OK, so maybe the use of the word 'bad' is a little extreme.
I say little because in all reality there can be pretty disastrous consequences for many families who jump into the self-help parenting section and just follows the 'instructions' blindly.
Let's remember that you're dealing with people (they may be children but they're still people), you are not baking a cake.
Yes, I know - you never intended to treat your child the same way as you would baking a cake.
But, that is what you are doing.
The book says - you must do ... and so off you go and do what it says.
When you're making cakes you know that if you over beat the mixture it's going to be more of a pancake than Victoria sponge.
It's not that parenting books don't have some fabulous tips, and many are grounded in current behavioural research.
It's just that every child is different.
You can't be prescriptive when parenting.
You have to go with the flow and adapt the methods to fit in with your family, your routines, your lifestyle and your child.
Radically changing the way your family interacts overnight is just asking for trouble.
I mean, how would you like it if someone swooped into your life and started changing the way you've been doing things for years?
I bet there would be a lot of resistance?
While you may not; scream, shout, fight and/or slam doors, you probably would sulk, grumble and do everything you could to not change.
Why, then, would it be different when you're doing this very same thing?
Behaviour change is a slow process.
It takes a minimum of 8 weeks to truly change our behaviours.
Just think about it in terms of your new years resolutions (hows it going by the way...?)
In the first 4 weeks you'll be fighting your internal resistence to change.
Week 1 you're pumped and excited to be the new you.
Week 2 you may miss a day, but you've still got the good intentions so you get back to it the next day.
Week 3 you are either starting to embed the new habits or you've given up.
Week 4 if you're still going is when you can take a bit of a breather because now your body and mind is getting used to this being your new way of doing things.
But, weeks 5-7 will be tough.
This is when the real internal struggle kicks in.
You can remember what it was like before (and always only ever through rose tinted glasses).
You're not started to really see any huge improvements yet and you've put loads of effort in.
Now, if you just push and keep going once you hit the end of week 8 you will be a new person.
From Week 9 until forever more you will easily continue with your new behaviours and habits.
OK, so I'm not writing a fairy tale - you will still have the odd struggle and may even go AWOL for a few months but you will come back and pick up again where you left off.
Now, just think about this with regards to your kids.
Has the book painted a picture which goes something like this:
"by using rewards you can quickly and easily encourage your child to behave the way you need"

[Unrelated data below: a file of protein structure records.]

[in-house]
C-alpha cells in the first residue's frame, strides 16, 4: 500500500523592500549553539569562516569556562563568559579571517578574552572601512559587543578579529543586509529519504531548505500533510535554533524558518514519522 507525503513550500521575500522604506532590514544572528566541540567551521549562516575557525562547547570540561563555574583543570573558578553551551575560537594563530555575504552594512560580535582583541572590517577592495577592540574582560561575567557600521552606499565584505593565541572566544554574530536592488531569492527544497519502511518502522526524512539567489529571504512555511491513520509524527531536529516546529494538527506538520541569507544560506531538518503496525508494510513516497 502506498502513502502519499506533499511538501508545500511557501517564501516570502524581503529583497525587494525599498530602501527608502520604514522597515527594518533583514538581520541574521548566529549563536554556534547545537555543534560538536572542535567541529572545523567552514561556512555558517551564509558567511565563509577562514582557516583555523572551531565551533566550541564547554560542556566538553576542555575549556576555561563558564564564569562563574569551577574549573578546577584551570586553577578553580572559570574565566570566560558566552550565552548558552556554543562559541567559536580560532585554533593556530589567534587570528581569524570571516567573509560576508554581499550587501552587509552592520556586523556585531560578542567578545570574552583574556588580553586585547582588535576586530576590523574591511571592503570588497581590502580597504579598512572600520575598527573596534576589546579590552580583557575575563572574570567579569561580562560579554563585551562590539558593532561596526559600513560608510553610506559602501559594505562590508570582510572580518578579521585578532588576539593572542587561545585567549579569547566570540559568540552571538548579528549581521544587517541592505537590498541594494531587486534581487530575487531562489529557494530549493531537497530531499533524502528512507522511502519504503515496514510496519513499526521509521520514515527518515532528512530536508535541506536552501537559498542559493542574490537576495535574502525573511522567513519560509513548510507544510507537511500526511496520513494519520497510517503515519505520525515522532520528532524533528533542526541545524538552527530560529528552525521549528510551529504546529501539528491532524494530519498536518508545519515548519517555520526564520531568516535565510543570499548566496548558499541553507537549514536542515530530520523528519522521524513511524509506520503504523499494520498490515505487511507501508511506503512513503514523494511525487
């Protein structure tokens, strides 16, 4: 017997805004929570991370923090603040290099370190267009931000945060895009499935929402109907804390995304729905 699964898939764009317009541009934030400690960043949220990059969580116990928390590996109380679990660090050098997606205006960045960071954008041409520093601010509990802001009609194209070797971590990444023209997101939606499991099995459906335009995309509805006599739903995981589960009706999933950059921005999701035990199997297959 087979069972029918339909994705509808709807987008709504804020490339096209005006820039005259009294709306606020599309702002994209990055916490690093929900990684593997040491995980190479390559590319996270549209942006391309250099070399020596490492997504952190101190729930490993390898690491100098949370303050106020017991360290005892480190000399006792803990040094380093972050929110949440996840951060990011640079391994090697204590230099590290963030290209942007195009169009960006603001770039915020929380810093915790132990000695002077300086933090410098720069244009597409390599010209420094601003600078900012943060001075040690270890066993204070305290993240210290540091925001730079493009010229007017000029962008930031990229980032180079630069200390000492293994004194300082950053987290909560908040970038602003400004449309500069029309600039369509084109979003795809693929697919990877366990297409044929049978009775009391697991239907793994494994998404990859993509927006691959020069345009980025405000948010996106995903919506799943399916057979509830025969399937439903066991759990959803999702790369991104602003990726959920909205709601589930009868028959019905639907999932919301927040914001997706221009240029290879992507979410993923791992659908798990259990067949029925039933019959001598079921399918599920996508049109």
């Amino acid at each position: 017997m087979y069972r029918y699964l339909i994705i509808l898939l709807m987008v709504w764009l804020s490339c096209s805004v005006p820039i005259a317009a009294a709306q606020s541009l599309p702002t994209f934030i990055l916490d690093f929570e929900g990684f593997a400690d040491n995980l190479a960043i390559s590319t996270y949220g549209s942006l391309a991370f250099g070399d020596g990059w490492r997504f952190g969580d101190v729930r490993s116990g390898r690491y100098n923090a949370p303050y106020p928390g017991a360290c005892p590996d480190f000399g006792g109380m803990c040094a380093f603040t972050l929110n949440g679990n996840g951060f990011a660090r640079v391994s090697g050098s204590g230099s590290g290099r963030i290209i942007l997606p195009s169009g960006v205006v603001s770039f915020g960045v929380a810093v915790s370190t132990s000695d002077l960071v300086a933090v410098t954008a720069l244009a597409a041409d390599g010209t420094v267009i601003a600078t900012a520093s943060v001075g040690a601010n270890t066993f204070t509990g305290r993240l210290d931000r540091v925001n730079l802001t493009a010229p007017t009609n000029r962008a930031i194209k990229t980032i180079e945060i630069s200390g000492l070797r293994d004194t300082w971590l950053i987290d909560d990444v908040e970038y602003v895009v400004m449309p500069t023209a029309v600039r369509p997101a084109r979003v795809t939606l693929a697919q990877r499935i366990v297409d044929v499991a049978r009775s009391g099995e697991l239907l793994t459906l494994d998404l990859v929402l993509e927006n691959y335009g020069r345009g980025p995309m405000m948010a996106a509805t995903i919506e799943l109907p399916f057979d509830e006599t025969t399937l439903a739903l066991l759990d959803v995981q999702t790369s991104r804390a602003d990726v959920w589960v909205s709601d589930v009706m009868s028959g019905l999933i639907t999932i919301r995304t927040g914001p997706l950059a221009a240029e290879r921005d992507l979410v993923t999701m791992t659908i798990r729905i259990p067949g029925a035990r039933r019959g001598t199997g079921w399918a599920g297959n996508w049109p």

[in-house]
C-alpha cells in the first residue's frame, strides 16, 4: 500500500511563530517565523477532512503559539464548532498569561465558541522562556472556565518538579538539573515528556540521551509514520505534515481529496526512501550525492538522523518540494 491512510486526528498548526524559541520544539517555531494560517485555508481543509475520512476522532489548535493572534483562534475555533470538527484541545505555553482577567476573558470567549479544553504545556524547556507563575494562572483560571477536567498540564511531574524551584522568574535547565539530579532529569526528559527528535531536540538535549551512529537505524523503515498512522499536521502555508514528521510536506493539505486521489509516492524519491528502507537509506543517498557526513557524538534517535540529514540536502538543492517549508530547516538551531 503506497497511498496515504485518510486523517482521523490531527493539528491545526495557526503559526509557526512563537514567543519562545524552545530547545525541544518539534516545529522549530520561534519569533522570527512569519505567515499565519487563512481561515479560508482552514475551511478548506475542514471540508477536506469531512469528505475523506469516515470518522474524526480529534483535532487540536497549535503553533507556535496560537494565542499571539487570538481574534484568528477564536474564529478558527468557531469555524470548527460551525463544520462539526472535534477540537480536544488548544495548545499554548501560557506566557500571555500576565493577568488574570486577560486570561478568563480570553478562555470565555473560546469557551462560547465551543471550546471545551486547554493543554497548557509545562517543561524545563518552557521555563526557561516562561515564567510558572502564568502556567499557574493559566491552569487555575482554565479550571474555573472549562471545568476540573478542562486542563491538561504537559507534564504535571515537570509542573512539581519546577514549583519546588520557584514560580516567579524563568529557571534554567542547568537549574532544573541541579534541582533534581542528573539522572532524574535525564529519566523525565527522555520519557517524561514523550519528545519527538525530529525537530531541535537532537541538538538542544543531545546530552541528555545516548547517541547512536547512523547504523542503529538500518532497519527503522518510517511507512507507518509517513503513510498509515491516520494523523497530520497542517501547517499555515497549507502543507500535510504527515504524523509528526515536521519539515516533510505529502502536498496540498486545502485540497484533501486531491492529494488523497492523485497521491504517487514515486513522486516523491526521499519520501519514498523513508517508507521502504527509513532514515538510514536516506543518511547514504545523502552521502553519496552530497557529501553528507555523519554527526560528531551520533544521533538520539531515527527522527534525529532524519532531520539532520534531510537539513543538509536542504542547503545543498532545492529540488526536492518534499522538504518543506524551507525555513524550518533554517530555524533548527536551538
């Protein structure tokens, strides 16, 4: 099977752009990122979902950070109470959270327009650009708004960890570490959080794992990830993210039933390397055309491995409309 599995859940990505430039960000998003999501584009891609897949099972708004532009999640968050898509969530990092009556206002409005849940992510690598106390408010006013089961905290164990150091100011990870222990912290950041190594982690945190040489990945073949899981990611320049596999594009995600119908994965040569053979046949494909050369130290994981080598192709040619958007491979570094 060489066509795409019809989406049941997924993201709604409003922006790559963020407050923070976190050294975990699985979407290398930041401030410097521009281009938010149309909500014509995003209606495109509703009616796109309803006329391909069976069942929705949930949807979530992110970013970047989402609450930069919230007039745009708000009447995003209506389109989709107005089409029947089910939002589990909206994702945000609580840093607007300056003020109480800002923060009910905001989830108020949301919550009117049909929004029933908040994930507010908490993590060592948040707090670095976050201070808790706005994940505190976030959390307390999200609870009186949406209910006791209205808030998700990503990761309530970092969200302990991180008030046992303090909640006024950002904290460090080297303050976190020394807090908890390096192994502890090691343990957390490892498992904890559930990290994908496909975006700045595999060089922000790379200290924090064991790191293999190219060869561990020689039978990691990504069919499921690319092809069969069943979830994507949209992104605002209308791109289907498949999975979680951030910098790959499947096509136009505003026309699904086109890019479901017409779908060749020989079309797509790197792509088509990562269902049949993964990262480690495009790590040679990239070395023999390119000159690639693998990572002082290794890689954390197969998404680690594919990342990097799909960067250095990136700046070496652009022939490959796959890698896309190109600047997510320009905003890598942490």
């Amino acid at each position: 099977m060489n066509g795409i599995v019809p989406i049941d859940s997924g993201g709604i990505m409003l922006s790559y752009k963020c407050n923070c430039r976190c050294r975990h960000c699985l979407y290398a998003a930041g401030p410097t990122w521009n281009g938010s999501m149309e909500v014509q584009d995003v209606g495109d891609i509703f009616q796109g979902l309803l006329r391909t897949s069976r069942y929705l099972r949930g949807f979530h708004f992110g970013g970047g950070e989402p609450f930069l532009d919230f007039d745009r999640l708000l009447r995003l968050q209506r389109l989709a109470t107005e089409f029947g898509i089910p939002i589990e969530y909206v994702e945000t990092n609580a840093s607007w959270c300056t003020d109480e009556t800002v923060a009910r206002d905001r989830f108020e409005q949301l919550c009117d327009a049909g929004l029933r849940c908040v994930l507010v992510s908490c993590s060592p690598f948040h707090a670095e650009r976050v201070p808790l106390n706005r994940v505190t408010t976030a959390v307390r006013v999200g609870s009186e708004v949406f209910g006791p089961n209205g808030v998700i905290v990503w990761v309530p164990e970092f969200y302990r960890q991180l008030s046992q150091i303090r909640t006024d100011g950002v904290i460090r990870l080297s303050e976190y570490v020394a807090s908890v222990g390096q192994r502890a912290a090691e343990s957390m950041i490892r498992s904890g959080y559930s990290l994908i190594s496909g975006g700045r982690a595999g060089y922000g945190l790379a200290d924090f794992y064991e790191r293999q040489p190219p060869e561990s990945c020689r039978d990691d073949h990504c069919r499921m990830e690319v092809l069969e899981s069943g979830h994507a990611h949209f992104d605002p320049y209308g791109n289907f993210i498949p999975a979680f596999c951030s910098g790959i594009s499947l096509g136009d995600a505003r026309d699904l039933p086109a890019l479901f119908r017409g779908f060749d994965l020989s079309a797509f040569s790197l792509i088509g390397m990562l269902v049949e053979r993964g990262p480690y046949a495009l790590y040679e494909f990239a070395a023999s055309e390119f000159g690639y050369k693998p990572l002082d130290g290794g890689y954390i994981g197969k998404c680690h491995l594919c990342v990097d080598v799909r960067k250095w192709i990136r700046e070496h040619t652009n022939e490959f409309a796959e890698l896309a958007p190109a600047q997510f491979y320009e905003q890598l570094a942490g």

or how about:
"time-out enables your child time to reflect on what they have done so that they are unlikely to make the same mistakes in the future"
I'm going to call baloney on both of these statements (not because they're nonsense - which they are by the way), but because they give you the impression that 1 reward or 1 time out will catapult you into a blissful parenting future.
What the book doesnt say is:
"rewards are not necessary to change behaviours but can speed up the process if used consistently, by everyone involved with the child."
it also doesn't tell you this:
"time-out is a great opportunity for your child and you to calm down before coming back to discuss the situation. The discussion, and being made to do the very thing which caused the misbehaviour in the first place is what will reduce future behaviours for the same incident. Please note, you will encounter massive amounts of resistance and often your child's behaviour will become even more extreme than it is currently..."
So what happens - you try something new, completely unprepared for the possible consequences, or expecting mirraculous results which never materialise. Give up. Find a new parenting book and start all over again.
Chopping, changing and having an inconsistent parenting style is the number one reason children display maladaptive behaviours (maladaptive is psychology speak for - all the things your child is doing which they shouldn't e.g., fighting, screaming, biting... in order to get your attention).
Great! I've just ruined your day :)
But it's OK because I'm about to make things awesome!
I've created a free resource which is going to help you get started on understanding your child and some super simple tips which are going to enable you to get back to having a happy home.
I promise this isn't like all the other parenting books because I tell you straight up it's going to require hard work.
I have faith in you - it's time you had faith in yourself.
Catch you soon - Katie
Grab this free 12 tips to blasting bad behaviour eBook by clicking the link below:
Katie Woodland - A developmental, and holistic psychologist who specialises in educating and empowering individuals, business leaders & school teachers to remove mental health as a barrier to success.
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